The Attraction of the Pedaling Ankle: The Body as the Voice in The Piano

|Sophie Durbin|

Ada stands in a darkened room with one finger extended toward the camera.

The Piano plays at the Trylon Cinema from Sunday, March 3rd, through Tuesday, March 5th. Visit for tickets and more information. 

While procrastinating on my research for this piece on The Piano, I decided to learn everything I could about Michael Nyman’s lush original score. The track titles are as romantic and sensual as you’d expect: “The Heart Asks Pleasure First,” “The Scent of Love,” “A Wild and Distant Shore,” etc. But I was most intrigued by “The Attraction of the Pedaling Ankle.” In this title, one of the core features of The Piano is revealed. Because the main character is mute, the events of the story aren’t conveyed through speech. This is a tale that is told through touch, through gesture, through scent, through sighs. We can recount it by simply tracking the minute actions of the characters’ bodies: hands, feet, neck, mouth, and, yes, ankles. 

We begin Ada’s journey to New Zealand watching a group of sailors carry her to shore. She grips their hands unsteadily as they struggle through the rough surf. When she and her daughter Flora slog through the muddy bush on the way to their new home with Alasdair Stewart, we see her feet for the first time. She sinks in the mud, swallowed literally by the new environment that will soon engulf the rest of her. For Ada, hands and feet together work as a kind of voice box. On a practical level, they are what propel her through space and allow her to sign. More importantly, it’s through her hands and feet that she plays the piano, which is the far more essential way of expressing herself. In Ada’s brief narration at the beginning of the film, she confides to us: “The strange thing is I don’t think myself silent, that is, because of my piano. I shall miss it on the journey.”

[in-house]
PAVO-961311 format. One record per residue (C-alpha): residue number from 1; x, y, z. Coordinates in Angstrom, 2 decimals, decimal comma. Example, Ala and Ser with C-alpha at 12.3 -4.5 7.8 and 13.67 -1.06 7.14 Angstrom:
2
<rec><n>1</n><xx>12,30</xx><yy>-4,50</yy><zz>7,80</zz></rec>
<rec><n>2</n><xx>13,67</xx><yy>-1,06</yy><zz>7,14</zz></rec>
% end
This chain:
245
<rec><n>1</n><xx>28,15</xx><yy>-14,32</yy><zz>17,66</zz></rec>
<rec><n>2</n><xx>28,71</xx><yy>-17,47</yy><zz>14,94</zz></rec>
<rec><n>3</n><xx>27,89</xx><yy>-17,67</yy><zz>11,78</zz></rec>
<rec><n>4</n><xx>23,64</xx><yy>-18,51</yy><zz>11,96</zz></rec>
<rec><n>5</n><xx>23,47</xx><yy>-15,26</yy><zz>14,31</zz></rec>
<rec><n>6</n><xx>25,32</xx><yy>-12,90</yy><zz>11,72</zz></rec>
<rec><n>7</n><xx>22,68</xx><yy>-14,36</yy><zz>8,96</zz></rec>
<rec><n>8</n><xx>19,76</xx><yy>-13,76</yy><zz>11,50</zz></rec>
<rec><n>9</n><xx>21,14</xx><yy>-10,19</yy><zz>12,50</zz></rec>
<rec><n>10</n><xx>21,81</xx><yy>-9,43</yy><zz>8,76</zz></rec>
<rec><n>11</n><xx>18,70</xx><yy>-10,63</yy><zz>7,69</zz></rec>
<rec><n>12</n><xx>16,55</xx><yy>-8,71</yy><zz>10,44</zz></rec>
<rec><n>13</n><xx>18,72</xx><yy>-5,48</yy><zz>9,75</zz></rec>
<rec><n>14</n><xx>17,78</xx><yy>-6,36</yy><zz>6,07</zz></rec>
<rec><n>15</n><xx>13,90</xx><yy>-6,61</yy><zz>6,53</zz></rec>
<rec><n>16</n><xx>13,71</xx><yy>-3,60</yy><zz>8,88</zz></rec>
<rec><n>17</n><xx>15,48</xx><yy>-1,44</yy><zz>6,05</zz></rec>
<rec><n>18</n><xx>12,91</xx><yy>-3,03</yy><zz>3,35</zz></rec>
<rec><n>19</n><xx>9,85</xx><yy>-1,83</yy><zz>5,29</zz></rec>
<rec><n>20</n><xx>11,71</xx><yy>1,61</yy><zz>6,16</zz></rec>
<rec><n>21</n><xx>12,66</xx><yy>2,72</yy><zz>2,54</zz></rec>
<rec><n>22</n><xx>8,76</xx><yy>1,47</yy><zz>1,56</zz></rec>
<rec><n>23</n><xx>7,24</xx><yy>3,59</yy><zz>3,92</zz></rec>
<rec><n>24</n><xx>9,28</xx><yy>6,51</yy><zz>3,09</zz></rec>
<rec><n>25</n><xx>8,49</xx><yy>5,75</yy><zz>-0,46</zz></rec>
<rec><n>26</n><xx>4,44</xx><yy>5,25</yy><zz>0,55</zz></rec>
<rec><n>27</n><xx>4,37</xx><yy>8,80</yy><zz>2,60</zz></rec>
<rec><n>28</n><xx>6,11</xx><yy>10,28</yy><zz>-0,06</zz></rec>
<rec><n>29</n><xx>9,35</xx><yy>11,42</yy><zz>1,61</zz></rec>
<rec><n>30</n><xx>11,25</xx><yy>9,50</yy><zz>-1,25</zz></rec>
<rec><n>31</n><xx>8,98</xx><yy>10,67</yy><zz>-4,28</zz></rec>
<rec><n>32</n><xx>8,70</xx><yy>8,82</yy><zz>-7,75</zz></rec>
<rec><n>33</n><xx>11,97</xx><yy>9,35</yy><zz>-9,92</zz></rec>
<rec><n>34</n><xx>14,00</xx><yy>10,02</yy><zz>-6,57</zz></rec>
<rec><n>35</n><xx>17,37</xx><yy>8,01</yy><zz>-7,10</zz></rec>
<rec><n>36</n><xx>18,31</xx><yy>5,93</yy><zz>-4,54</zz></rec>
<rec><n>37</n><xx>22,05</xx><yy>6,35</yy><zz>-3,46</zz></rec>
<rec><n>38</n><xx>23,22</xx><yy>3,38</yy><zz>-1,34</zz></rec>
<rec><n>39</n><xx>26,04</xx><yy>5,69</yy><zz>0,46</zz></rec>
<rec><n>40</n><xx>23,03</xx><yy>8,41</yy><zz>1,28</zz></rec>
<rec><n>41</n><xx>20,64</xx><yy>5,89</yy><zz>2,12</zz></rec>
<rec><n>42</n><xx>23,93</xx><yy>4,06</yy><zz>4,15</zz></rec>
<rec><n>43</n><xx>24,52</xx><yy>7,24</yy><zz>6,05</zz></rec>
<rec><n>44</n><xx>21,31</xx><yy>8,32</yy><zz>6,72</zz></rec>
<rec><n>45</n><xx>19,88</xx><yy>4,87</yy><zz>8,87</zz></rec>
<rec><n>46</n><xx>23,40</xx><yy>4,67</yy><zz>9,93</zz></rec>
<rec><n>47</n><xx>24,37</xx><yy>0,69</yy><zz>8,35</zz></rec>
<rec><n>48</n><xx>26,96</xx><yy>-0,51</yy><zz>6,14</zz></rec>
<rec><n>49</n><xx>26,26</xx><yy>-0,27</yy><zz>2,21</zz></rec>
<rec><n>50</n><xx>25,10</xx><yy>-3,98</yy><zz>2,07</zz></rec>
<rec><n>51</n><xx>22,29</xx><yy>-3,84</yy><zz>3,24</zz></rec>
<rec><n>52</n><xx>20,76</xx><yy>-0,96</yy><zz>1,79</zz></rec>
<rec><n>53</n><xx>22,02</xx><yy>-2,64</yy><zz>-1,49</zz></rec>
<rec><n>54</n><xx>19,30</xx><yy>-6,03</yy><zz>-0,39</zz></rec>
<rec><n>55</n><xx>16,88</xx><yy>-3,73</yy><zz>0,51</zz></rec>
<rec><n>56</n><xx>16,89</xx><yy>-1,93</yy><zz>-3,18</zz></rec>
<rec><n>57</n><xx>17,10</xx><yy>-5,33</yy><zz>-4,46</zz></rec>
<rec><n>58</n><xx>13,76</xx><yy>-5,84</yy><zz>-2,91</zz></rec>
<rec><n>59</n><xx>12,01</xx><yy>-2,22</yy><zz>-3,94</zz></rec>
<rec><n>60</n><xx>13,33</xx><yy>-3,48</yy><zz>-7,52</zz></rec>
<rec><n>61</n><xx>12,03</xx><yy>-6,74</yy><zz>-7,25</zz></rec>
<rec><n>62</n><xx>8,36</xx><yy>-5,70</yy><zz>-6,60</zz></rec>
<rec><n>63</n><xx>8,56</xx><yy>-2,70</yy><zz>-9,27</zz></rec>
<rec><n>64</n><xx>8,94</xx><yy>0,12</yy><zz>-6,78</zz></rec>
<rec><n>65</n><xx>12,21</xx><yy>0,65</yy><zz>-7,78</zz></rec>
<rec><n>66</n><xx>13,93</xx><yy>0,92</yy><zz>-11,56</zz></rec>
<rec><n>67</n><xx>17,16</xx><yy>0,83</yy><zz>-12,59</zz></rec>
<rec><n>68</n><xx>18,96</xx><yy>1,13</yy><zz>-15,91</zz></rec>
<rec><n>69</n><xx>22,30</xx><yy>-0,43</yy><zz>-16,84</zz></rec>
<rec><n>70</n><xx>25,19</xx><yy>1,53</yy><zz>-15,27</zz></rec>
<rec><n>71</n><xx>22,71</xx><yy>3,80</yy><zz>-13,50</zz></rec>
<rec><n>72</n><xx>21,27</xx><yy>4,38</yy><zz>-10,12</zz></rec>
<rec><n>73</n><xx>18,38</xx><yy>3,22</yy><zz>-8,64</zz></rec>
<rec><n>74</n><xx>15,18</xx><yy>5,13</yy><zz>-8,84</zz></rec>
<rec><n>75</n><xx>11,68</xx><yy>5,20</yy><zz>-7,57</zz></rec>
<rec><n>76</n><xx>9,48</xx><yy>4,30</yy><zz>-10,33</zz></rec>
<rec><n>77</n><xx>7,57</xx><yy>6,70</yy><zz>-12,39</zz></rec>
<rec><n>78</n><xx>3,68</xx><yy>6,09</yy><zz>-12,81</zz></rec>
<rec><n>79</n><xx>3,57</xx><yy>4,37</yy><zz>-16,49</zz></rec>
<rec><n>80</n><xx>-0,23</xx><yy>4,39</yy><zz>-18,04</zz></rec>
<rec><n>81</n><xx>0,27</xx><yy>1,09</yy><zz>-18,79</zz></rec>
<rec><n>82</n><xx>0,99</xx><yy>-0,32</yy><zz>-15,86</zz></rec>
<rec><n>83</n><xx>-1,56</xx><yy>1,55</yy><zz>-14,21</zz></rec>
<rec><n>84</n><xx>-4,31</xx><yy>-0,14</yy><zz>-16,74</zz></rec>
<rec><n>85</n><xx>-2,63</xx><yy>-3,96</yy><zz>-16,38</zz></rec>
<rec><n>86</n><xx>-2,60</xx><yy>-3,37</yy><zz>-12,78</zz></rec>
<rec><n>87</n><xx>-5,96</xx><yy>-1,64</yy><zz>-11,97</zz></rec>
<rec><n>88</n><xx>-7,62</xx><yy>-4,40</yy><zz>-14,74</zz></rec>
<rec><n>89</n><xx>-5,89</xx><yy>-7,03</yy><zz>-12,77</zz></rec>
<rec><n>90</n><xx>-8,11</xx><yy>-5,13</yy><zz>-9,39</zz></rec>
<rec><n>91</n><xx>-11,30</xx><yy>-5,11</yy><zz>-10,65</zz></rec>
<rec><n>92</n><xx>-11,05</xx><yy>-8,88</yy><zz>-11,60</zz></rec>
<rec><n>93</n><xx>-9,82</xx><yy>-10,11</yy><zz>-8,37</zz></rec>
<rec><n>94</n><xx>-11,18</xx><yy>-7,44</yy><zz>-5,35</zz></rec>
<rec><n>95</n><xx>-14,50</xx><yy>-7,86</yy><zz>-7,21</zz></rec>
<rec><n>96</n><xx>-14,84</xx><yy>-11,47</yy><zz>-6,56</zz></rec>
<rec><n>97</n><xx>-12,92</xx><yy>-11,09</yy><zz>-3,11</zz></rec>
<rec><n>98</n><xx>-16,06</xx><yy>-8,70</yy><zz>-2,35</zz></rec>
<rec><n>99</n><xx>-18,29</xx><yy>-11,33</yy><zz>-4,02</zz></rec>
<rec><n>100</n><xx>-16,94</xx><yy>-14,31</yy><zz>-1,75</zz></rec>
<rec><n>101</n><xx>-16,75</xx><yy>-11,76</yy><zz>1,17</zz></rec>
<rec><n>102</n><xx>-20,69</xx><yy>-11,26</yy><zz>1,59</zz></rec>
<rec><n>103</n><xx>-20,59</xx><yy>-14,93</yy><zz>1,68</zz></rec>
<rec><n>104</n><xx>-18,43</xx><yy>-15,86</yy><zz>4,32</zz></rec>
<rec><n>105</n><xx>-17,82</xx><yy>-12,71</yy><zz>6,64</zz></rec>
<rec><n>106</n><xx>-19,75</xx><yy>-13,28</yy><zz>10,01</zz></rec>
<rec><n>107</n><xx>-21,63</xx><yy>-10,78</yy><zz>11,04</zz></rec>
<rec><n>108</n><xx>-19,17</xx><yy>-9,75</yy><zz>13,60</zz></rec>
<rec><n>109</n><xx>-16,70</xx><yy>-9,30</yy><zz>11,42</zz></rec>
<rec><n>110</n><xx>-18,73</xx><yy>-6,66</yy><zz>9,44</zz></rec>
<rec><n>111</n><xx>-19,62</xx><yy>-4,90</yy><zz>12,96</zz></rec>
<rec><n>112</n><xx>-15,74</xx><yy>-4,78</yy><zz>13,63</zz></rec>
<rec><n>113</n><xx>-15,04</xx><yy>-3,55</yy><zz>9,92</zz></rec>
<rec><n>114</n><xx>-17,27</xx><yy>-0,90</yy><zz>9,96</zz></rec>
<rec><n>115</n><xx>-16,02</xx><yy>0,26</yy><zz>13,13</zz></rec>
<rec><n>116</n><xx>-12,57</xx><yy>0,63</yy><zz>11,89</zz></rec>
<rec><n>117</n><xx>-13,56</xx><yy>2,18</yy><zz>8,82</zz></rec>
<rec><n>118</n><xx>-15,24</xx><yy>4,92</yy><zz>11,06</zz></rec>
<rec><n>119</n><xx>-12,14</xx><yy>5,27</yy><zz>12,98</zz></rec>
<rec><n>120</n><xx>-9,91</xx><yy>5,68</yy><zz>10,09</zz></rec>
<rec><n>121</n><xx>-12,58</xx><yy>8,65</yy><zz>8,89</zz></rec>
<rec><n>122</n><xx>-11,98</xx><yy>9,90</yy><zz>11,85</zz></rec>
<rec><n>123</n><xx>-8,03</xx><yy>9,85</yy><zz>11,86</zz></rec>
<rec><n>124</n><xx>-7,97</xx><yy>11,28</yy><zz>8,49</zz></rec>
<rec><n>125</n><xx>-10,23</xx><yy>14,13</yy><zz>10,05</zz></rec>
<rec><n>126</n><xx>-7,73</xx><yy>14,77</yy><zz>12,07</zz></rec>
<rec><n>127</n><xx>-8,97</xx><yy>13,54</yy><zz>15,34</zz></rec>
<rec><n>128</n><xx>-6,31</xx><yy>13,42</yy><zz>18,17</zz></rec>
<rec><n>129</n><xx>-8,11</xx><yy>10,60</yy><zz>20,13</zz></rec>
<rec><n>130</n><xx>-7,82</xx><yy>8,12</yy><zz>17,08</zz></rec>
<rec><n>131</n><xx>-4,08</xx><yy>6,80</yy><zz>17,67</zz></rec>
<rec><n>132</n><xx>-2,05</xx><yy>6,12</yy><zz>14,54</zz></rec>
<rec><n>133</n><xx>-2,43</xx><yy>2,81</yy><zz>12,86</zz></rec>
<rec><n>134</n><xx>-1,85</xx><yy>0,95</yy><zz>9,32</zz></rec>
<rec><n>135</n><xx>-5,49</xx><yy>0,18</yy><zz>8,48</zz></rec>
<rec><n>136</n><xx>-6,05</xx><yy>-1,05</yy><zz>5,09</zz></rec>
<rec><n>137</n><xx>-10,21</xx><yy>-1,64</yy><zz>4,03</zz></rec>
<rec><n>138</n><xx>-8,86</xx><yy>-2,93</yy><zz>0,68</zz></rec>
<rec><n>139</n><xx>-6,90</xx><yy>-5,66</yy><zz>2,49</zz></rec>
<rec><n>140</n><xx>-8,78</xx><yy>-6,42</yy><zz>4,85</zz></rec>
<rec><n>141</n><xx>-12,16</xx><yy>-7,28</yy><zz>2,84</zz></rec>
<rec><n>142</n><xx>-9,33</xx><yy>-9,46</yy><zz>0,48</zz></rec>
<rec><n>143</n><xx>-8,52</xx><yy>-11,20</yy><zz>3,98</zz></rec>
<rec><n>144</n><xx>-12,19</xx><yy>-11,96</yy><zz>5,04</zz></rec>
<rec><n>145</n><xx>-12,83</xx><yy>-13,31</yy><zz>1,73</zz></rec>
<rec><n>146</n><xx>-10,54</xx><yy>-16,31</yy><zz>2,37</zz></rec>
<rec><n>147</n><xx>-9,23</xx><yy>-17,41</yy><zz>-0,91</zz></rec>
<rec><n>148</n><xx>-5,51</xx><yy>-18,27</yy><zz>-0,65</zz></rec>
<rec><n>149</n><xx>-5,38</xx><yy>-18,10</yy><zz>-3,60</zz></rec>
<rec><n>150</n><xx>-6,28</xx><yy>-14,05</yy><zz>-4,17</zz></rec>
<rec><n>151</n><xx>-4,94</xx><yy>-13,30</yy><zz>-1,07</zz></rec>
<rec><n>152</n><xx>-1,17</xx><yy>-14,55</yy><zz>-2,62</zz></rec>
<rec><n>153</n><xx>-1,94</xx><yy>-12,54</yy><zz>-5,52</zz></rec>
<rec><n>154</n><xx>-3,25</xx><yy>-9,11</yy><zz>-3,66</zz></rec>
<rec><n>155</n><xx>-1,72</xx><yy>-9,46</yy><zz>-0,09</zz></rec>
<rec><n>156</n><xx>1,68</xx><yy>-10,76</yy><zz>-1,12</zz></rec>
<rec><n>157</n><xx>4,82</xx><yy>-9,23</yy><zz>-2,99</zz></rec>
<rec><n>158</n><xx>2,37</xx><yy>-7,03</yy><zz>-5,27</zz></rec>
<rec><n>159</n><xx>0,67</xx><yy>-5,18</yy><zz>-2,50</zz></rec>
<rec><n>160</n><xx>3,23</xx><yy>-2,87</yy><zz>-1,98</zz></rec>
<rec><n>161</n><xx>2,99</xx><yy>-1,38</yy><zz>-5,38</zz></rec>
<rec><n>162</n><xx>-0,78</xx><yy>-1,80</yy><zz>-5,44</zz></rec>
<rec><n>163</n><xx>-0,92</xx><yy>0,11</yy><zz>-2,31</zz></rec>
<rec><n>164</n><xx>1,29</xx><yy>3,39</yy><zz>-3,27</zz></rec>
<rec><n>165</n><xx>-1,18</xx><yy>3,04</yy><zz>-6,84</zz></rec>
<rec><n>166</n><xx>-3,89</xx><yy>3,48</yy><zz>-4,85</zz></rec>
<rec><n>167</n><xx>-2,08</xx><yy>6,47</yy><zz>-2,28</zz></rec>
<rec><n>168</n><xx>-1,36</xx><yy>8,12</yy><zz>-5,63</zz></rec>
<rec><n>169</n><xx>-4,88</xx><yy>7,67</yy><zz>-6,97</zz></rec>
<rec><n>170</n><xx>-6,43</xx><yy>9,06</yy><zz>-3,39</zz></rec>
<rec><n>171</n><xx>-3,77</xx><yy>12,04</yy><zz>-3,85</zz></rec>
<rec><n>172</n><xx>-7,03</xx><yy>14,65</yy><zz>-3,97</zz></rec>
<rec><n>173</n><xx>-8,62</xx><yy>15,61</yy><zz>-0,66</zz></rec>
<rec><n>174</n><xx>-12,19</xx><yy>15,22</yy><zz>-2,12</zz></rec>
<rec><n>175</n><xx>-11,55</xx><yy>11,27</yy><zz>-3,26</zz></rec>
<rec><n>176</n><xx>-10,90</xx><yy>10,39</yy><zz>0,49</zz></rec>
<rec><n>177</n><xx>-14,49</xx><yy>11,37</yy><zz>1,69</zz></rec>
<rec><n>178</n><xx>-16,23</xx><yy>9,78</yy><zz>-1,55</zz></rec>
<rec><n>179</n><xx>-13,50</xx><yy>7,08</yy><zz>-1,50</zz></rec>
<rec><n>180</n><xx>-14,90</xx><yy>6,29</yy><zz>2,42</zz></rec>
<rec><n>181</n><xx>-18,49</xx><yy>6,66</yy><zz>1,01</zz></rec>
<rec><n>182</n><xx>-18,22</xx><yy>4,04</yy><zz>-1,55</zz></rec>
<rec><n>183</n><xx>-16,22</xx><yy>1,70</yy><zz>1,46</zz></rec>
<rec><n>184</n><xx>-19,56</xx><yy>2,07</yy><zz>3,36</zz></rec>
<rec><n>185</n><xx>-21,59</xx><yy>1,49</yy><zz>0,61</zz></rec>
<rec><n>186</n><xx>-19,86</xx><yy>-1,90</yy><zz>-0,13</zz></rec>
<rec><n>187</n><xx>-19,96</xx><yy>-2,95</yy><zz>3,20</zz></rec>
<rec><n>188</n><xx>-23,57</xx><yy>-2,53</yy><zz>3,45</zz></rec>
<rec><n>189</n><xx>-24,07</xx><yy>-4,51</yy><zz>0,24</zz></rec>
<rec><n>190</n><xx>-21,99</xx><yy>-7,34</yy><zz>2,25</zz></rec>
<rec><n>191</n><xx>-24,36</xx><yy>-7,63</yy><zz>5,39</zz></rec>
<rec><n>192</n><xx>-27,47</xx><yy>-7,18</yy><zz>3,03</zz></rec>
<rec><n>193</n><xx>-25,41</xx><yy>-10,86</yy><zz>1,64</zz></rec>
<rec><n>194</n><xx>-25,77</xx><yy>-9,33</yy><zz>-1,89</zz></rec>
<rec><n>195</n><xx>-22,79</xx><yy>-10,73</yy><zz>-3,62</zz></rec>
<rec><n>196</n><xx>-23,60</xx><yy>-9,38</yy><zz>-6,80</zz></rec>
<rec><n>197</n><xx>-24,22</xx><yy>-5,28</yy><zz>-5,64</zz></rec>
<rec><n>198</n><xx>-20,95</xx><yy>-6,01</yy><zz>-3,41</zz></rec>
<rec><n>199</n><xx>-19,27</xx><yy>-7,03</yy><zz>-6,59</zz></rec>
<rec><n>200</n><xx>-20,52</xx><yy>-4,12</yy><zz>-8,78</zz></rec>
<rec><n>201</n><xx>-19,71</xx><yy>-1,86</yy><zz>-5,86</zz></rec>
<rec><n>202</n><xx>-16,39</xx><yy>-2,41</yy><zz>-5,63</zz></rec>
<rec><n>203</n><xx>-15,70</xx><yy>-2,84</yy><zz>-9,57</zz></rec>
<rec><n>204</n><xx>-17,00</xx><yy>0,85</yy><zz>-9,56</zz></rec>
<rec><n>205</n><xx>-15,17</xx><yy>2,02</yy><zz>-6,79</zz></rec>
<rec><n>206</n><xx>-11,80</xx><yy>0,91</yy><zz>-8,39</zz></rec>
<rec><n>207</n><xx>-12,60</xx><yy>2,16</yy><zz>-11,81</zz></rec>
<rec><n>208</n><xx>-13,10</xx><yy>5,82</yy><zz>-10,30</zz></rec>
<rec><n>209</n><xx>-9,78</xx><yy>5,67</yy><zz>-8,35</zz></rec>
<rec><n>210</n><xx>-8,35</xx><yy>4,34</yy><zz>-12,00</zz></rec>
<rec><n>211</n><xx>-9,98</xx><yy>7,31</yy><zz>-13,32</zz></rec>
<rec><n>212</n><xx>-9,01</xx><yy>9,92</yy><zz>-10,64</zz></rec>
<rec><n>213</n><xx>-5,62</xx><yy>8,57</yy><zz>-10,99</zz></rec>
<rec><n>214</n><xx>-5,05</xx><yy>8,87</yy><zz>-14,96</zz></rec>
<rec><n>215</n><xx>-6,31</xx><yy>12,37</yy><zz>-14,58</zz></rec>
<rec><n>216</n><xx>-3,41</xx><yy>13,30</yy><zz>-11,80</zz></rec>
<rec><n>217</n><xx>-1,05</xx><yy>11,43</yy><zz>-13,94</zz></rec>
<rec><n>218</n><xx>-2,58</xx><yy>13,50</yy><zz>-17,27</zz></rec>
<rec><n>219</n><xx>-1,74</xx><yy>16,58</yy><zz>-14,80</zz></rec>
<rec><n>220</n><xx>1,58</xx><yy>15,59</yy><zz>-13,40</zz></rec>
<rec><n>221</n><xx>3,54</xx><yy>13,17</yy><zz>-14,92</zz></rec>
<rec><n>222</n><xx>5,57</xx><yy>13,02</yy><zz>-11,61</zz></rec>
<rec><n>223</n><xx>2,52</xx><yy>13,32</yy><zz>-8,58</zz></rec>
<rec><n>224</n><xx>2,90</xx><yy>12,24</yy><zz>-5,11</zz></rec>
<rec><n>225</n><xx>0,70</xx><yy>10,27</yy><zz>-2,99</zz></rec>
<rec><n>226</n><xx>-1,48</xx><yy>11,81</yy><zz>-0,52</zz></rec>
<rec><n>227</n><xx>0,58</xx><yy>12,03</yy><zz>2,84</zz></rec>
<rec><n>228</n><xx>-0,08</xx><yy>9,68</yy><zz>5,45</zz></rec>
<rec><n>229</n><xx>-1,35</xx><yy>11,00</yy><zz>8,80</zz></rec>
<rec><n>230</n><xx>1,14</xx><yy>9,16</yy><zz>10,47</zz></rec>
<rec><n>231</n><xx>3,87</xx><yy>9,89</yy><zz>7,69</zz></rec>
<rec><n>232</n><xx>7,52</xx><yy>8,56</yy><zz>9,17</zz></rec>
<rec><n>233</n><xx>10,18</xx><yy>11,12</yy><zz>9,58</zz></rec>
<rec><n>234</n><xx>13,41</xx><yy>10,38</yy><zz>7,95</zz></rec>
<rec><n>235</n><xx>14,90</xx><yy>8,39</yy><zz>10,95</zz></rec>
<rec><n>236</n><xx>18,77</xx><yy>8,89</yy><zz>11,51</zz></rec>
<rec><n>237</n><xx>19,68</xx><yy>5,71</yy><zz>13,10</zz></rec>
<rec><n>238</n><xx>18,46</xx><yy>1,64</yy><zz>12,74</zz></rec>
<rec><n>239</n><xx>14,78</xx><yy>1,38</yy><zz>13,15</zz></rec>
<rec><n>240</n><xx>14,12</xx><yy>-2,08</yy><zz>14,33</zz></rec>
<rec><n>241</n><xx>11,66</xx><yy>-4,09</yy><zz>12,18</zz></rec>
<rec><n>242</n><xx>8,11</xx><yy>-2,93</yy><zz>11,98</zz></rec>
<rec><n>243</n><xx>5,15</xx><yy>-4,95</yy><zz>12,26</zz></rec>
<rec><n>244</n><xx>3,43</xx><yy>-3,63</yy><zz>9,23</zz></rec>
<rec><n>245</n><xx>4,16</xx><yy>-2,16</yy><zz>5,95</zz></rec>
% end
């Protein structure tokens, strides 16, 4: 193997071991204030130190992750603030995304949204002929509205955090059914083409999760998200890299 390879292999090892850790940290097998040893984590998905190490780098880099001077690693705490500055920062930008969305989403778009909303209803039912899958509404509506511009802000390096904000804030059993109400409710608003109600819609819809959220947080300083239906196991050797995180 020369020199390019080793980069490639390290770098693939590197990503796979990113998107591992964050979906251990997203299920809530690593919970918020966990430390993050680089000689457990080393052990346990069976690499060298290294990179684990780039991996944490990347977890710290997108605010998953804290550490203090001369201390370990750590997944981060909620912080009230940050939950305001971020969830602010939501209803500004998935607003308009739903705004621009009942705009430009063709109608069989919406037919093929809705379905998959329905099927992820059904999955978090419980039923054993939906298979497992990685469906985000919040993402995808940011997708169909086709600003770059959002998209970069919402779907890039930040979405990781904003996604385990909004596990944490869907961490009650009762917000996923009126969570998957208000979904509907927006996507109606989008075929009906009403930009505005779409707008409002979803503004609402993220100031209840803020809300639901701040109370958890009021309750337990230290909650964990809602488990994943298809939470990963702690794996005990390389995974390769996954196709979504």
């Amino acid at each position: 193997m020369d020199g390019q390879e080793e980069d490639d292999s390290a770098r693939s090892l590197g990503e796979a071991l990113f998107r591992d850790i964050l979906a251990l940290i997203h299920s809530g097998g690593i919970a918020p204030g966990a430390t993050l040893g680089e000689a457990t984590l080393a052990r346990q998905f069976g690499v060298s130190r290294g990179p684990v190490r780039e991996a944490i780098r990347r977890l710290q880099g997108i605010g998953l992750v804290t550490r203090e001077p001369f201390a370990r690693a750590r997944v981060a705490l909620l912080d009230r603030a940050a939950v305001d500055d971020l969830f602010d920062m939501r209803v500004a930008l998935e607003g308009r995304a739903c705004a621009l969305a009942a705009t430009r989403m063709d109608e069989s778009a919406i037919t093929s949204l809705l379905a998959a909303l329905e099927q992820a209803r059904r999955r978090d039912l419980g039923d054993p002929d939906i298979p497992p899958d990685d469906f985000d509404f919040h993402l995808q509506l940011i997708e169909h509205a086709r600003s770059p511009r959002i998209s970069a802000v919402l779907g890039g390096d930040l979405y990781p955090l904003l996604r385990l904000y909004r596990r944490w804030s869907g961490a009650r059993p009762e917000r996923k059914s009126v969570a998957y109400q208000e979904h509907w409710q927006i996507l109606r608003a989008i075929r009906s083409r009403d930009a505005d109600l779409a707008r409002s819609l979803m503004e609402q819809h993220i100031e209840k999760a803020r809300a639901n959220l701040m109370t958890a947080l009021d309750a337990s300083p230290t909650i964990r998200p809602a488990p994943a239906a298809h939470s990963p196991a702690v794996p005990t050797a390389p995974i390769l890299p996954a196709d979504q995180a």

When Baines begrudgingly takes Ada and Flora to the beach, he sees her play piano for the first time. As we heard in the intro, this is the equivalent of her finally opening her mouth to speak after weeks of travel from Scotland. When Baines hears her play, he is quietly smitten. She plays complex melodies in a cascading stream-of-consciousness style; there is an ecstatic expression on her face. But her hands and arms are obscured by the slats of the wooden crate holding the piano. What are the mechanics behind Ada’s distinctive mode of communication? I’m convinced that this is the mystery that sticks with Baines to the point that he devises his elaborate/perverse bartering system to sell Ada her piano back, in which every black key is worth a sexual favor. Blessed with the rare gift of knowing exactly what he wants at all times, Baines manages to trade some land for Ada’s piano and make Stewart think that it’s his own idea to offer Ada’s services as a piano teacher.